Double blow for Mega’s election hopes
Nadhlatul Ulama clerics rule against choosing a woman as president; leaders issue edict to back Wiranto’s candidacy.
An influential group of clerics from Indonesia’s largest Muslim organisation has banned its followers from voting for a woman president.
In yet another blow to incumbent Megawati Sukarnoputri’s re-election chances, religious leaders from the 40-million-strong Nadhlatul Ulama (NU) issued an edict supporting the candidacy of one of her major rivals in the July 5 polls, retired general Wiranto.
The clerics, led by one of NU’s most respected figures, Mr Abdullah Faqih, who is closely linked to former president Abdurrahman Wahid, issued the ruling in the East Java town of Pasuruan on Thursday.
Mr Abdurrahman, who wields enormous influence in the NU, still holds a personal grudge against Ms Megawati for ousting him in 2001. Well-placed sources said he was consulted before the public declaration by the clerics.
Mr Abdullah justified their position by drawing on the tenets of Islamic law. ‘The syariah bans women from becoming leaders except in a state of emergency. But if Megawati is elected president, we will support her,’ he said.
The strategy for now, however, was to block her chances – a move that has angered the President’s running mate, Mr Hasyim Muzadi, who was recently suspended as NU chairman.
‘The fatwa violates what we had agreed before in our NU conference, to exclude prohibition against a female president,’ he said.
‘It is also inconsistent. It bans people from voting for a female candidate but will back her if she is elected.’
The palace game plan for the election has been to get a significant share of the NU votes to tip the political balance in favour of Ms Megawati. Mr Hasyim was seen as someone who would be able to draw votes to her camp, albeit not a significant number given that the NU vote would be split among several of the presidential hopefuls.
Some of her backers have cast doubts on the effect of such a ruling. A source in her Indonesian Democratic Party-Struggle (PDI-P) said: ‘It will not have any bearing on her chances because we have received assurances from other clerics that they will support her. Abdurrahman Wahid is not all that strong.’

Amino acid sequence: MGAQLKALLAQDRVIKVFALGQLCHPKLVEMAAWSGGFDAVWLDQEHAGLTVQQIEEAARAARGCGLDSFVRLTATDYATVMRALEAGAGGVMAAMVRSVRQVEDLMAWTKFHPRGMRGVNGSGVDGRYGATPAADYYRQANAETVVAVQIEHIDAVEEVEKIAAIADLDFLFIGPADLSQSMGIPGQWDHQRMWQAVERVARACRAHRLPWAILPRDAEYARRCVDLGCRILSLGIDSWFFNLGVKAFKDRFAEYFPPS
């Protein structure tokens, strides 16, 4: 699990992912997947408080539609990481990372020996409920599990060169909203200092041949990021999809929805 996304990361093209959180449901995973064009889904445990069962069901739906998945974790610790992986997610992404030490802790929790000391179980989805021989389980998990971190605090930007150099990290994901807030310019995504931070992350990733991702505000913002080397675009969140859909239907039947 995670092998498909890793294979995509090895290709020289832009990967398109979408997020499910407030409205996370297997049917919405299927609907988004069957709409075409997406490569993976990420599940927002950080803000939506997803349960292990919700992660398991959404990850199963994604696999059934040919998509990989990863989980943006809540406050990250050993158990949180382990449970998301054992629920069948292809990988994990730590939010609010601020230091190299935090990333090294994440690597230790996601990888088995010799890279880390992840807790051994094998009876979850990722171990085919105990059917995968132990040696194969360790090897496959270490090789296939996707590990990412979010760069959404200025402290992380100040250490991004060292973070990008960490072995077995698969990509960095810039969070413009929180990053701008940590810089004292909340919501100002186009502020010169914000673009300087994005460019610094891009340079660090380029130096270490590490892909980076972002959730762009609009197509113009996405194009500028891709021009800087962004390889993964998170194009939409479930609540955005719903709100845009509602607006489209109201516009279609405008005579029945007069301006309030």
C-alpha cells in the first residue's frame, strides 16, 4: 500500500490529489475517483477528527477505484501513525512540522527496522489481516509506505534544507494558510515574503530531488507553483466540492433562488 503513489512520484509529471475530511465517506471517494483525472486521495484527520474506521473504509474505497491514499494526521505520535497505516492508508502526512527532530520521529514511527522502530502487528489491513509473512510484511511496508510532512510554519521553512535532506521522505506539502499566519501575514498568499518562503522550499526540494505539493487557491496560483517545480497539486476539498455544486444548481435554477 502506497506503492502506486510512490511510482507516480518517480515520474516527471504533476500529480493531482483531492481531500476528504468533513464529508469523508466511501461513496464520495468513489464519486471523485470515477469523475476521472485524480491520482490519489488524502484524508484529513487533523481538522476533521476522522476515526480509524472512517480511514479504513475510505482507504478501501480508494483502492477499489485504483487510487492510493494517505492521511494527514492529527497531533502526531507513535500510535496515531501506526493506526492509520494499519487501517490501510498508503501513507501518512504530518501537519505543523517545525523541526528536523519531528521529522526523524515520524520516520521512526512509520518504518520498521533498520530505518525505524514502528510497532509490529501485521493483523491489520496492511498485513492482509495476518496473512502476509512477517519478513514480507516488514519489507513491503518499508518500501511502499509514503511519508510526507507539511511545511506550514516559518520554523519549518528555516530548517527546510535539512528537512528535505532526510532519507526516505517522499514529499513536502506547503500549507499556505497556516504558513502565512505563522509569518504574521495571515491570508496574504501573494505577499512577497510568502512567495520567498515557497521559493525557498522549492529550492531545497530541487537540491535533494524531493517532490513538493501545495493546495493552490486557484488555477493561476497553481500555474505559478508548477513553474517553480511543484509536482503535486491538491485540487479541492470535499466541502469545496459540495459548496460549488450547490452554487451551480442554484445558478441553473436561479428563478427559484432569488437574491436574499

But such optimism appears misplaced if one looks at Indonesian politics in recent years.
Indeed, Ms Megawati lost out on the chance to become president in the 1999 National Assembly session after Muslim politicians conspired to block her by issuing a somewhat similar fatwa.
In a direct presidential election, it could have an even greater bearing especially if her rivals can sway the Muslim ground by attacking her religious credentials and invoking Islamic principles.
Political analyst Arbi Sanit of the University of Indonesia noted: ‘This is a potentially fatal blow for Megawati. The anti-Mega camp is growing by the day but losing the support of influential clerics could be very damaging to her and beneficial to her enemies.’
The fatwa certainly plays into the hands of Mr Wiranto and his running mate Solahuddin Wahid, the younger brother of Mr Abdurrahman.
While most doubt that the former military commander would be able to command an NU majority, the clerics’ ruling against Ms Megawati could increase his vote share and strengthen his chances for the presidency.
He can draw on the support of Golkar, the largest party in Parliament, and the Nation Awakening Party that is linked to the NU.
However, he still has to contend with the increasing popularity of his rival Susilo Bambang Yudhoyono, another retired general.
Mr Arbi said: ‘It is a three-way fight but it is becoming evident that Megawati is facing serious problems that could leave her trailing the two generals.’